Current Trends in Pediatric Cochlear Implant Candidate Selection and Postoperative Follow-Up Purpose In this article, the authors describe current pediatric cochlear implant (CI) assessment and postoperative scheduling protocols in the United States. Method A survey was conducted in 2 phases. Results Response rates were similar between Phase I (10%) and Phase II (13%). Across phases, nearly all ... Research Article
Research Article  |   September 01, 2014
Current Trends in Pediatric Cochlear Implant Candidate Selection and Postoperative Follow-Up
 
Author Affiliations & Notes
  • Kristin Uhler
    University of Colorado Denver, Anschutz Medical Campus, Aurora
    Marion Downs Hearing Center at the University of Colorado Hospital, Aurora
  • René H. Gifford
    Vanderbilt University, Nashville, TN
  • Disclosure: The authors have declared that no competing interests existed at the time of publication.
    Disclosure: The authors have declared that no competing interests existed at the time of publication.×
  • Correspondence to Kristin Uhler: Kristin.Uhler@ucdenver.edu
  • Editor and Associate Editor: Larry Humes
    Editor and Associate Editor: Larry Humes×
Article Information
Hearing Aids, Cochlear Implants & Assistive Technology / Research Articles
Research Article   |   September 01, 2014
Current Trends in Pediatric Cochlear Implant Candidate Selection and Postoperative Follow-Up
American Journal of Audiology, September 2014, Vol. 23, 309-325. doi:10.1044/2014_AJA-13-0067
History: Received December 19, 2013 , Revised June 4, 2014 , Accepted June 27, 2014
 
American Journal of Audiology, September 2014, Vol. 23, 309-325. doi:10.1044/2014_AJA-13-0067
History: Received December 19, 2013; Revised June 4, 2014; Accepted June 27, 2014
Web of Science® Times Cited: 3

Purpose In this article, the authors describe current pediatric cochlear implant (CI) assessment and postoperative scheduling protocols in the United States.

Method A survey was conducted in 2 phases.

Results Response rates were similar between Phase I (10%) and Phase II (13%). Across phases, nearly all respondents reported assessing speech perception both preoperatively and postoperatively. The most frequently used parent questionnaires were the Infant–Toddler Meaningful Auditory Integration Scale (Robbins, Renshaw, & Berry, 1991), the Meaningful Auditory Integration Scale (Robbins et al., 1991), and LittlEARS (Kuehn-Inacken, Weichboldt, Tsiakpini, Coninx, & D'Haese, 2003). The most commonly used speech perception measure for children <23 months of age was the Early Speech Perception Test–Low Verbal (ESP-LV; Moog & Geers, 1990). The most commonly used measures for children 24–35 months of age were the ESP-LV, the Northwestern University of Children's Perception of Speech (Elliot & Katz, 1980), and the Mr. Potato Head task (Robbins, 1993). For children >36 months of age, there was a wide variety of speech perception tests utilized. Patient follow-up visits were weekly or biweekly immediately following CI activation, then every 3 months for the remainder of the 1st year. After the 1st year, most children were seen semiannually.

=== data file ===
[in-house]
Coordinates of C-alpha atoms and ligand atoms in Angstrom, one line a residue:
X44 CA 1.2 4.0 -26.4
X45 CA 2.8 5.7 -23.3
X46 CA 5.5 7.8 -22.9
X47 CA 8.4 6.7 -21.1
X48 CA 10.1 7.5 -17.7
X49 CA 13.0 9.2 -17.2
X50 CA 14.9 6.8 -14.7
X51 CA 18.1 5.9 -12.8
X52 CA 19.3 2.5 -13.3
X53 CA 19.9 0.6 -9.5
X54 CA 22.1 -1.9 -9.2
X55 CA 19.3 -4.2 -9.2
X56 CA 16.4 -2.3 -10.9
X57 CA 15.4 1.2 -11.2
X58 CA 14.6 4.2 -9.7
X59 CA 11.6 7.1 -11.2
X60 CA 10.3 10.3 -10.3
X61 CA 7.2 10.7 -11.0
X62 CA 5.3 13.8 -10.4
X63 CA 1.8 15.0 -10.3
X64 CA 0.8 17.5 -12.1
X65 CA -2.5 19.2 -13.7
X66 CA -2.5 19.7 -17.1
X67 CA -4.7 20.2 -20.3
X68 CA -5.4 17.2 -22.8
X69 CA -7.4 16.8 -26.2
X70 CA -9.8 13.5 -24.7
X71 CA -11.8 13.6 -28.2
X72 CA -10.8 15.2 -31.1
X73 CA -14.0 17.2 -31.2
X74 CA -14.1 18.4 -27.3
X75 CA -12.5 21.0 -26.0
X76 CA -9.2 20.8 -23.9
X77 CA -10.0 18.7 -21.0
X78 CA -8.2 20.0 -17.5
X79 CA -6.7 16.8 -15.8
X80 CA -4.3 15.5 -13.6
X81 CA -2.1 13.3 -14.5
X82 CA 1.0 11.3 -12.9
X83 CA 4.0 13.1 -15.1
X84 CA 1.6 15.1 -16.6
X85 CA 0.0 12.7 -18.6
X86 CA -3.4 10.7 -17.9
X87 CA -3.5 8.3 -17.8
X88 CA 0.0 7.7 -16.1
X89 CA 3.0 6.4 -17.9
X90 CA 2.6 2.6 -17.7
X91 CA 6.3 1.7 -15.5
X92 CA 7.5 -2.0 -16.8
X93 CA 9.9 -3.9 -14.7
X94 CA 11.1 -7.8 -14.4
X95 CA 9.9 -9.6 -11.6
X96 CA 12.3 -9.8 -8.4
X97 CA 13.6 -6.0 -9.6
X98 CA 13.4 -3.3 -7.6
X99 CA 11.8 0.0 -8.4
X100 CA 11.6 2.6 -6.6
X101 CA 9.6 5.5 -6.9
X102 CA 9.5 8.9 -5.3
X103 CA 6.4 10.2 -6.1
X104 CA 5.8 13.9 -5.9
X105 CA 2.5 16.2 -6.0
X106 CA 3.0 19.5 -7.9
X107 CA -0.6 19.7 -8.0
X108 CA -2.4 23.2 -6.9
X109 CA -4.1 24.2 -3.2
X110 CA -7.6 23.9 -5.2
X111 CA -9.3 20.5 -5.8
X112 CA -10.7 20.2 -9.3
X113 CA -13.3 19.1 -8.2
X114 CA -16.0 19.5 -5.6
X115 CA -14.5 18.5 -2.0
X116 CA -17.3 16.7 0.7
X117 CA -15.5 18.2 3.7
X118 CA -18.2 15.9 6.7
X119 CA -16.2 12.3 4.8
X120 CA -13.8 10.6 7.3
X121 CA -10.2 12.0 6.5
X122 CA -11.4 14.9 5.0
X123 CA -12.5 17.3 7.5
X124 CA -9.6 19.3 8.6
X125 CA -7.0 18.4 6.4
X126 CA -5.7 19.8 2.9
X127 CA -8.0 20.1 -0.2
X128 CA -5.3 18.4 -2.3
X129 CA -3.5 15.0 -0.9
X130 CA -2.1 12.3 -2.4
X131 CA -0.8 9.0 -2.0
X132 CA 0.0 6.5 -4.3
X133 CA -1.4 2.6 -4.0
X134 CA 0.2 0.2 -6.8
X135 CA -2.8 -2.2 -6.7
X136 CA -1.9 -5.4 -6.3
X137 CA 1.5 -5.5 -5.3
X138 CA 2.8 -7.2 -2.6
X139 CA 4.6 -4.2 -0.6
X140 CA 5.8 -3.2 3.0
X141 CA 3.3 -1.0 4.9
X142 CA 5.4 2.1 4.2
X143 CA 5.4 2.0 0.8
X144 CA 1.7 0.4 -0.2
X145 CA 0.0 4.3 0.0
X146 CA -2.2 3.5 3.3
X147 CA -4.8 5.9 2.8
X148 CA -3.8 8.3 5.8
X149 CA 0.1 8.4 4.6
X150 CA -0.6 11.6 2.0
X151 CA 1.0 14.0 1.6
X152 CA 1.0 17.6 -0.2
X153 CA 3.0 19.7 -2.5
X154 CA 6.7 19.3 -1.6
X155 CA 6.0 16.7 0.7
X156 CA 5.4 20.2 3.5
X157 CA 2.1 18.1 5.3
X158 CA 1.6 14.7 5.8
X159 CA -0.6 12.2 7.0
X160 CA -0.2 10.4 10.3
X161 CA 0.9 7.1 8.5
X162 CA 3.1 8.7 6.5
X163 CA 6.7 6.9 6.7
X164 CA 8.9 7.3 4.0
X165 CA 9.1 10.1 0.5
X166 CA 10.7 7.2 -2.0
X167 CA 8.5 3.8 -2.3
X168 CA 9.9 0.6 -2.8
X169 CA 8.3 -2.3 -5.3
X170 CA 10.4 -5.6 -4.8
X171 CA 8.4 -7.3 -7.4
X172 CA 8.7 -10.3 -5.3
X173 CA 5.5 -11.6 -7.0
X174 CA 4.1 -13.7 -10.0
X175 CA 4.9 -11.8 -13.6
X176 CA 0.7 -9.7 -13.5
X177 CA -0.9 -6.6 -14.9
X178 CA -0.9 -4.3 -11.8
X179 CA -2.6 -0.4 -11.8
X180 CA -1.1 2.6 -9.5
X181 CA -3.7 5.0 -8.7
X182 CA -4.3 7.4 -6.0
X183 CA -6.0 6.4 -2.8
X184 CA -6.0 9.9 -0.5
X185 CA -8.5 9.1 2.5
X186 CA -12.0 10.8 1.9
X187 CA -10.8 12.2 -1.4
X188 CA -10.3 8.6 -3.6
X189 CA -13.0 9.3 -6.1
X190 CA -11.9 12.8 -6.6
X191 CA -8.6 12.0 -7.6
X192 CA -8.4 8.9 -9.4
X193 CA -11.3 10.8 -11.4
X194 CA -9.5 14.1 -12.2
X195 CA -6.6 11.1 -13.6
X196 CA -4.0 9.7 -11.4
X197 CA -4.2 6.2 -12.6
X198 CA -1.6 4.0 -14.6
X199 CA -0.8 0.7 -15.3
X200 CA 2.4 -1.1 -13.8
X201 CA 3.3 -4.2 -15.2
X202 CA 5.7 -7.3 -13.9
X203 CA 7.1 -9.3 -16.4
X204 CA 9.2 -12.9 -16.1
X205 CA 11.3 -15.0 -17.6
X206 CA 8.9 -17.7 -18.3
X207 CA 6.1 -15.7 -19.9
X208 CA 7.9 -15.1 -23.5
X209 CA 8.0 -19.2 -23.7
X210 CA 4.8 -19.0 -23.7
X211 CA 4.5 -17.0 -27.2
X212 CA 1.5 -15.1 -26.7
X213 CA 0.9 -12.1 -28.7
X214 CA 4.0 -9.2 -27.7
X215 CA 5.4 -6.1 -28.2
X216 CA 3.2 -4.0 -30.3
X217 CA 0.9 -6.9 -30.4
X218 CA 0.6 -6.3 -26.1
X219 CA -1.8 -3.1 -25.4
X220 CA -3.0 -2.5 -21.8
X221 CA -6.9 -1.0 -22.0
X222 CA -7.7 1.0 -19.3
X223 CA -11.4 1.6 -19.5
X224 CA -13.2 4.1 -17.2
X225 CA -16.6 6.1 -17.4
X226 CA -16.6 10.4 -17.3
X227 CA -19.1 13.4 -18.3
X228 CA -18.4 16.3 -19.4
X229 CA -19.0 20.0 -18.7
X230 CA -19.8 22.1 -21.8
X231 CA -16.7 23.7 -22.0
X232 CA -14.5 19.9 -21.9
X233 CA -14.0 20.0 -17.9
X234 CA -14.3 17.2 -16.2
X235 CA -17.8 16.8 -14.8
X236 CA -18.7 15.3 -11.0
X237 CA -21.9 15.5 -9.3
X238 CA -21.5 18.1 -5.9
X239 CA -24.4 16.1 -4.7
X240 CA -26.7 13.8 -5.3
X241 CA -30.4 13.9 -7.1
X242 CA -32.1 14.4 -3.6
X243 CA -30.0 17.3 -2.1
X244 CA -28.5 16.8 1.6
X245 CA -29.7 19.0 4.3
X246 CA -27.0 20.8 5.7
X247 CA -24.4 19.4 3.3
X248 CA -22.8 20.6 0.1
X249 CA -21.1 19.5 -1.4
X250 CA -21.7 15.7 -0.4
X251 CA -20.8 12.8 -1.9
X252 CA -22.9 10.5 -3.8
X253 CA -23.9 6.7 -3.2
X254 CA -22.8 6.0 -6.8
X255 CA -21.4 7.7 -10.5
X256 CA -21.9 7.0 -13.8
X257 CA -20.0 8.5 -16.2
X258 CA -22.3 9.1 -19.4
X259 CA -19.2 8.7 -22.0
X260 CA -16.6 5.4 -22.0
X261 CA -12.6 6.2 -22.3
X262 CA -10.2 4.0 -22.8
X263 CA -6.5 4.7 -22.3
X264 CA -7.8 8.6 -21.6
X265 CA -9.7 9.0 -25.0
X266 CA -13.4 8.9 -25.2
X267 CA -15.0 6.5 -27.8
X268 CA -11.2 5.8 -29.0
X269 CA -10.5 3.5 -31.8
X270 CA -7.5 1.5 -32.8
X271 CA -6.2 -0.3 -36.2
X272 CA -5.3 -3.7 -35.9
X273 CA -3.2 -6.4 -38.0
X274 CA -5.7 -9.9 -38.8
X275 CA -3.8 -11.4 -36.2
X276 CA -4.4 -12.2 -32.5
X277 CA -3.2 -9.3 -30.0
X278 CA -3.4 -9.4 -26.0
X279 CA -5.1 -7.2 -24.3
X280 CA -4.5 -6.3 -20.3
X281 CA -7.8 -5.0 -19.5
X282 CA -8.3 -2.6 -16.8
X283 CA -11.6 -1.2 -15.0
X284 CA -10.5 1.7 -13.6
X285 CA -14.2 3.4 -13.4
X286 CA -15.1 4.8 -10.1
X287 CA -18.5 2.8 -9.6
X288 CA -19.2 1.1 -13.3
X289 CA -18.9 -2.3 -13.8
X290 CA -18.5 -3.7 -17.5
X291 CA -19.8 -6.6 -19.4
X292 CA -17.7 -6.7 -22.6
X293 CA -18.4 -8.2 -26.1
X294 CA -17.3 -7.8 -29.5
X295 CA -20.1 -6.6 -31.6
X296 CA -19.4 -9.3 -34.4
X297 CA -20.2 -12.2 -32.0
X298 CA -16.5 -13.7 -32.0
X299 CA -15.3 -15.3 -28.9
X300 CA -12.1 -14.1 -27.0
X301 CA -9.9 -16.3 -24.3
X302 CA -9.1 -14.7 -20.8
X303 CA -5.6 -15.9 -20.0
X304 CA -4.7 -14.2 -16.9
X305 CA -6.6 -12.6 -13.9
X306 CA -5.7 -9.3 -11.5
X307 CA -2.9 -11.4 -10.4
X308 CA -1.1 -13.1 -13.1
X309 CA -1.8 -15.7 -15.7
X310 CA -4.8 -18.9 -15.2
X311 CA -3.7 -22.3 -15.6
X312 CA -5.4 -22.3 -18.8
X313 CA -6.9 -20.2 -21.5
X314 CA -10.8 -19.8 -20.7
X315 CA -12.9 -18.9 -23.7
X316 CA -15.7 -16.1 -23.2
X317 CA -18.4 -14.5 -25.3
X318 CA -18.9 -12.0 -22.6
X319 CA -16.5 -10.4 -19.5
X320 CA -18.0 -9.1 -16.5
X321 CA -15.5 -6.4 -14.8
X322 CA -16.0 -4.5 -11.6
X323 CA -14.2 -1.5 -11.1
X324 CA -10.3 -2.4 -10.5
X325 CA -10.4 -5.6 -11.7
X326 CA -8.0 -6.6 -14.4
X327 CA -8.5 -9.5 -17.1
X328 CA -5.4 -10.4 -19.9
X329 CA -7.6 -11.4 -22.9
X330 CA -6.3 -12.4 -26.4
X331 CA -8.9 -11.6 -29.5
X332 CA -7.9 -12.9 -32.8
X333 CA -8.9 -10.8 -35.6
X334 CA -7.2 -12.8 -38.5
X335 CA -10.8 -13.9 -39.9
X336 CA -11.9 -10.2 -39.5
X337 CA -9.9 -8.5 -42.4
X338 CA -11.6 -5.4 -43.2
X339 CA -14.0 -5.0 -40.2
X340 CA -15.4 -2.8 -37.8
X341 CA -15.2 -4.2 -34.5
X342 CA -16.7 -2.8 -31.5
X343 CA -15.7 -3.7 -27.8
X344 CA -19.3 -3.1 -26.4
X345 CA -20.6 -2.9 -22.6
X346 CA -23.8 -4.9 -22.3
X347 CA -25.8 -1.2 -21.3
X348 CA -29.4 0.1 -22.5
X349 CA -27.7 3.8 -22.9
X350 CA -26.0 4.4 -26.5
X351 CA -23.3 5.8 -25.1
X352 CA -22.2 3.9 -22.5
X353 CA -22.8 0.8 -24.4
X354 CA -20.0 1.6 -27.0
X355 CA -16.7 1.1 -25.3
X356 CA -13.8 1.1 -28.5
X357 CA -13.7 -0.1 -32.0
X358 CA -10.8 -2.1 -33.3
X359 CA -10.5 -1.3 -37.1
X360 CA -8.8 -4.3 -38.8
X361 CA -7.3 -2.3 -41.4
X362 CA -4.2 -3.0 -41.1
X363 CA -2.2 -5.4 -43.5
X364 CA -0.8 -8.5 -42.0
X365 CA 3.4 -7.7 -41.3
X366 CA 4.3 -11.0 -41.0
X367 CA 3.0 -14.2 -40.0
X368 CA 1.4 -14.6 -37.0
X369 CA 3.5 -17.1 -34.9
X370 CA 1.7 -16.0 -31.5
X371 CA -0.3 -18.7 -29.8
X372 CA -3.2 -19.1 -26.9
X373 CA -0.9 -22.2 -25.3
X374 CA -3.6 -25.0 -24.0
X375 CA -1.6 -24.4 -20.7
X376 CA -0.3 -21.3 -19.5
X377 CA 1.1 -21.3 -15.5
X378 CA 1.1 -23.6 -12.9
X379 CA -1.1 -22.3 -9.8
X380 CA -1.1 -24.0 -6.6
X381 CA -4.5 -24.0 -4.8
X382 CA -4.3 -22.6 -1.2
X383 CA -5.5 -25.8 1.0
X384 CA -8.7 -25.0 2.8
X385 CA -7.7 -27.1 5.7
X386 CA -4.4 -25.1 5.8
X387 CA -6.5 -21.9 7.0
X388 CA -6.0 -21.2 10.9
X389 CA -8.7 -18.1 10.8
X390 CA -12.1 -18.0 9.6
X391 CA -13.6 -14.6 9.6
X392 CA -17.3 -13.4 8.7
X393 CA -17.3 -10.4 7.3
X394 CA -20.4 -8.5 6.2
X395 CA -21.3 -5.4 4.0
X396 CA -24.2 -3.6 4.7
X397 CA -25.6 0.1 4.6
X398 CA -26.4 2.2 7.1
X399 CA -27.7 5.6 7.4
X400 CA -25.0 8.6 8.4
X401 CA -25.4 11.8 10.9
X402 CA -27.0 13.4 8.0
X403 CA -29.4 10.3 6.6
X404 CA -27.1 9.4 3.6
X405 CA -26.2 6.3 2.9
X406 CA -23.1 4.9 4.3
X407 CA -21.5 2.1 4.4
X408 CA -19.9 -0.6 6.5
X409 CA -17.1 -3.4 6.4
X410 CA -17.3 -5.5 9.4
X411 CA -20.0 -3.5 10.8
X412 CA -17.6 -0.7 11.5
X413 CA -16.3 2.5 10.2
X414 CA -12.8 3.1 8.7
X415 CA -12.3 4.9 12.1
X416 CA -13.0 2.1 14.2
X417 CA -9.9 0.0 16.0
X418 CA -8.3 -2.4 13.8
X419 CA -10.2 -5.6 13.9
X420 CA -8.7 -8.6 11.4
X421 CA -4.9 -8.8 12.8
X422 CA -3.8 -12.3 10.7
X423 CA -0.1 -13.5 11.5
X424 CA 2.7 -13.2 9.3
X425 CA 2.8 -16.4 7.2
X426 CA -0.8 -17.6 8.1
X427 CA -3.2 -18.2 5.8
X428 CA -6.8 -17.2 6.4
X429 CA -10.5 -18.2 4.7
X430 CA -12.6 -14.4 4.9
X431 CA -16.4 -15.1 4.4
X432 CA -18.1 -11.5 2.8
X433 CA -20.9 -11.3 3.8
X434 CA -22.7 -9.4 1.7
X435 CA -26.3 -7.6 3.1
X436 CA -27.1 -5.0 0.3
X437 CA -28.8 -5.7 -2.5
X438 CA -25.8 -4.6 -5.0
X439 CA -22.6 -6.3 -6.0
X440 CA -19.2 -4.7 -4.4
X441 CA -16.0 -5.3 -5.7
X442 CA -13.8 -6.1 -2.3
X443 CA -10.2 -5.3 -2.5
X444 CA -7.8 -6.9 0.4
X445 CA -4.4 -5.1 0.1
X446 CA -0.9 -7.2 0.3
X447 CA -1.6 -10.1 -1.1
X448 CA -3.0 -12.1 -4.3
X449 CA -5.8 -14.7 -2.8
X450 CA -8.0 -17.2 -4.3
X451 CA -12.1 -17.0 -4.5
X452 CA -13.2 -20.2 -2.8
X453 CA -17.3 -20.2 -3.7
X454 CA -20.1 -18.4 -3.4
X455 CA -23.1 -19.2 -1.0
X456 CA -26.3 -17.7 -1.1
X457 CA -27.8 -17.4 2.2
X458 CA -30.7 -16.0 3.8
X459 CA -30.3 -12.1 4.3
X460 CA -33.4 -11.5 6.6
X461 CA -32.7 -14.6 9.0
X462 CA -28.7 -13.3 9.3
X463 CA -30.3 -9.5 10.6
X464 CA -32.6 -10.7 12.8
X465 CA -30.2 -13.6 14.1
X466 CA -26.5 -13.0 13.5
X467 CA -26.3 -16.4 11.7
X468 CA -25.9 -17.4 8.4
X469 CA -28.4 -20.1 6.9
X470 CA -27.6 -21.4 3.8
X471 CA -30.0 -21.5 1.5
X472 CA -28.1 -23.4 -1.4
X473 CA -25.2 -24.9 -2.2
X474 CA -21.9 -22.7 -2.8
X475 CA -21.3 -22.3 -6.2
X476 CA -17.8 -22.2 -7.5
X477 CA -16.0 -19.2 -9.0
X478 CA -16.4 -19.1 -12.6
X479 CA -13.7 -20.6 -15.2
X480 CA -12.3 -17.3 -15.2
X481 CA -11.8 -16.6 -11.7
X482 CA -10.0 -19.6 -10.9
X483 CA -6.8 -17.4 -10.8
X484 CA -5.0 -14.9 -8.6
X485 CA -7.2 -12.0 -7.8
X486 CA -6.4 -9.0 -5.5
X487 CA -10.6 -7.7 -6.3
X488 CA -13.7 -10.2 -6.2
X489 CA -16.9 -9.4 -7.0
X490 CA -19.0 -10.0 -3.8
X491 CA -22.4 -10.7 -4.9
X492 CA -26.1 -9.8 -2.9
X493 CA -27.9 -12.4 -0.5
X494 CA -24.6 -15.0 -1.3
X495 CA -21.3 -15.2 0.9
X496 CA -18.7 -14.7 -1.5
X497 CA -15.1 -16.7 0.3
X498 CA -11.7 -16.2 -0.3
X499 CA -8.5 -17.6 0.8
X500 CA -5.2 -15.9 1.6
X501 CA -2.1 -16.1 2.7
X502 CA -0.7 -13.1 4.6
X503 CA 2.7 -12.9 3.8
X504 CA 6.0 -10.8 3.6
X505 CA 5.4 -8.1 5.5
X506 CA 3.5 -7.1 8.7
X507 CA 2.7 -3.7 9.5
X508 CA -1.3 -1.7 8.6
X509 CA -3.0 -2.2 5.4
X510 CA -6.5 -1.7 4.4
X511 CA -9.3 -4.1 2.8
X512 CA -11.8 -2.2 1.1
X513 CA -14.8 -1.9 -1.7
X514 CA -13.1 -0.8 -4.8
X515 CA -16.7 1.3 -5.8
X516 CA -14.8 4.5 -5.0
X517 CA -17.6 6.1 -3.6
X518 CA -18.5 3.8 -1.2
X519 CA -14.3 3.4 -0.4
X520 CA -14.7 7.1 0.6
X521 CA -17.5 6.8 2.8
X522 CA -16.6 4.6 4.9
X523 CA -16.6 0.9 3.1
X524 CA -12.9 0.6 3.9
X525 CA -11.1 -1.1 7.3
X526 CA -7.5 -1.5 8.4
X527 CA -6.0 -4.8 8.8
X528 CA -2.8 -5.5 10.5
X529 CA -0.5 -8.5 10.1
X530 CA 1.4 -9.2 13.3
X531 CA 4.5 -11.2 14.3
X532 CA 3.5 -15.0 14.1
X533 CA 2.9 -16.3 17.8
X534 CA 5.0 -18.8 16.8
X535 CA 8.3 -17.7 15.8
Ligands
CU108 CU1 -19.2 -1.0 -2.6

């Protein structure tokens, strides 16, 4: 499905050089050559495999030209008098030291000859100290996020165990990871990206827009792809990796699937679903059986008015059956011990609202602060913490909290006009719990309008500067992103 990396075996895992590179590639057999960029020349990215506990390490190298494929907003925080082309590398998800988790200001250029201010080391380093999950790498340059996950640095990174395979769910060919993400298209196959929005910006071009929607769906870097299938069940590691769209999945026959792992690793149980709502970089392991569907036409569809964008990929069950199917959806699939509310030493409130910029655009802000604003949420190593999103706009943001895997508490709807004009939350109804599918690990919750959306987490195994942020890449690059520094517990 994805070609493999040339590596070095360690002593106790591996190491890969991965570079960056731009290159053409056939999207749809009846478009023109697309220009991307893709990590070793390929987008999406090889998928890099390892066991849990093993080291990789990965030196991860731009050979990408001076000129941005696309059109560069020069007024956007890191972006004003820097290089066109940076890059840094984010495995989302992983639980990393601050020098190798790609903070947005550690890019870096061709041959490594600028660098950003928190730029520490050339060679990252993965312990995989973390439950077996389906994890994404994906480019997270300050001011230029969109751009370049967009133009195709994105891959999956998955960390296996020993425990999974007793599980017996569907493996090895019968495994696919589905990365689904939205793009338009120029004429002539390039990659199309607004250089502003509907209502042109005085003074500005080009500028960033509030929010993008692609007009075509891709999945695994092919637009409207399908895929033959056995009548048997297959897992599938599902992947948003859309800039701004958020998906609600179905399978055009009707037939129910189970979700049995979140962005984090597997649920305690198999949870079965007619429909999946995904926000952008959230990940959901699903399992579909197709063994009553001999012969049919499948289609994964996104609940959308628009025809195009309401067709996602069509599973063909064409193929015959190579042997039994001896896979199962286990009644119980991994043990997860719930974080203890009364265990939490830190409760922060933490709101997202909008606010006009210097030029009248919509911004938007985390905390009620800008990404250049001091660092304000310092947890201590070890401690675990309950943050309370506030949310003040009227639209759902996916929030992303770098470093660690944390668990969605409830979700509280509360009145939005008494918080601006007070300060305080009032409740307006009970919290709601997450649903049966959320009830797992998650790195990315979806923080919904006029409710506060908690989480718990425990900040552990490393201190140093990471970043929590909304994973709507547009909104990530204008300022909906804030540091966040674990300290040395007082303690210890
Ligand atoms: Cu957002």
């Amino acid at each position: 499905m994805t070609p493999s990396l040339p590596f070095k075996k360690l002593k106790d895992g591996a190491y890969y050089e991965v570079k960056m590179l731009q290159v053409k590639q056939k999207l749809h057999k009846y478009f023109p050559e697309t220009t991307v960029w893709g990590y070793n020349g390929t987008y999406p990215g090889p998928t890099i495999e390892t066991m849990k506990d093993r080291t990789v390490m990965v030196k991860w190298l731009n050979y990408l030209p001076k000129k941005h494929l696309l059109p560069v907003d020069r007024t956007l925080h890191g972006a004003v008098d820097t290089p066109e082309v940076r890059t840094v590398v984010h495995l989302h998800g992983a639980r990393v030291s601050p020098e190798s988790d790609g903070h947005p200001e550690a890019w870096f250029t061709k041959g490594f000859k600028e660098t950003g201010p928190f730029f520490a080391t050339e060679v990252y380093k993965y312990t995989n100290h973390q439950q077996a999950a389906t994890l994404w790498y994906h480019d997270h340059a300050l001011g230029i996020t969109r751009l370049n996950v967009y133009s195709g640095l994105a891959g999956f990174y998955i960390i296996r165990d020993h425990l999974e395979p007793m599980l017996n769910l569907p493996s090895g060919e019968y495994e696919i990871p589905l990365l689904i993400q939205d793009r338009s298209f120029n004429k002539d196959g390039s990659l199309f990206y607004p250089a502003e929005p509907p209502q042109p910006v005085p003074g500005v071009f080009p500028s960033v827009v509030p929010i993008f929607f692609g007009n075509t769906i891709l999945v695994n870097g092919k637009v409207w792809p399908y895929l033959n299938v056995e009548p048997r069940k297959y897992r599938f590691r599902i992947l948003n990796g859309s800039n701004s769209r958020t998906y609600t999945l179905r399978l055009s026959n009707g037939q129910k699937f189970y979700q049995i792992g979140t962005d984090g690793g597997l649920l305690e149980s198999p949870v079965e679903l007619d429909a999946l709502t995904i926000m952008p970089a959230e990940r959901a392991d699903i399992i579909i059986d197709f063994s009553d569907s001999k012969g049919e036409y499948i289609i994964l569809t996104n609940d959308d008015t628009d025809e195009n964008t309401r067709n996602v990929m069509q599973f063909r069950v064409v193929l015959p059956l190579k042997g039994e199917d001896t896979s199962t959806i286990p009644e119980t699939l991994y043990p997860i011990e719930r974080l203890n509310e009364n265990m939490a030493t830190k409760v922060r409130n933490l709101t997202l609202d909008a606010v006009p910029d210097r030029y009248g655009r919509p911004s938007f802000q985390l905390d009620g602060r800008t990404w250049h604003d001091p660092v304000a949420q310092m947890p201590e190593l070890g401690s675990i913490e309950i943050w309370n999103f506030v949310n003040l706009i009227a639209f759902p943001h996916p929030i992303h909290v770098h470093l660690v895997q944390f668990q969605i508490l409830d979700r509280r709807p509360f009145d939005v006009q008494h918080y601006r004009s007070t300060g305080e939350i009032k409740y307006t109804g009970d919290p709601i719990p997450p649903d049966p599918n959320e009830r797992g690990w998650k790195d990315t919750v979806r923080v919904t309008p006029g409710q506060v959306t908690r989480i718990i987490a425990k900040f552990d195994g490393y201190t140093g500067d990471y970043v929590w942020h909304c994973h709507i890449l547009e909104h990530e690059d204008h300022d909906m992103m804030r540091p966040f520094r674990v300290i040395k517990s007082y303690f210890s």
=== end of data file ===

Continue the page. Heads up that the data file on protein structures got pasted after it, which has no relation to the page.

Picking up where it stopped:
Conclusions Although trends emerged, there is a lack of consistency in the selection of speech perception measures utilized across centers for children <36 months of age. The development of a working group to establish a standard minimum pediatric test battery (similar to the adult Minimum Speech Test Battery) would promote uniformity in clinical protocols used to assess children who receive CIs.

Acknowledgments
Portions of this article were previously presented during the Special Session at the American Academy of Audiology, April 2013. Data collection and management via Research Electronic Data CAPture was supported by the Vanderbilt Institute for Clinical and Translational Research (National Center for Advancing Translational Sciences Grant UL1 TR000445). Special thanks to all individuals who completed this survey, to John Niparko and the meeting coordinators for the 2012 Cochlear and Hearing Implant Conference (held May 3–5, 2012, in Baltimore, MD), and to Amanda Herringer. Additionally, we express our sincere gratitude to Ann Rothpletz from the University of Louisville and to Christine Yoshinaga-Itano, Cory Portnuff, and Melinda Anderson at the University of Colorado for their helpful feedback and thoughtful review of this article.
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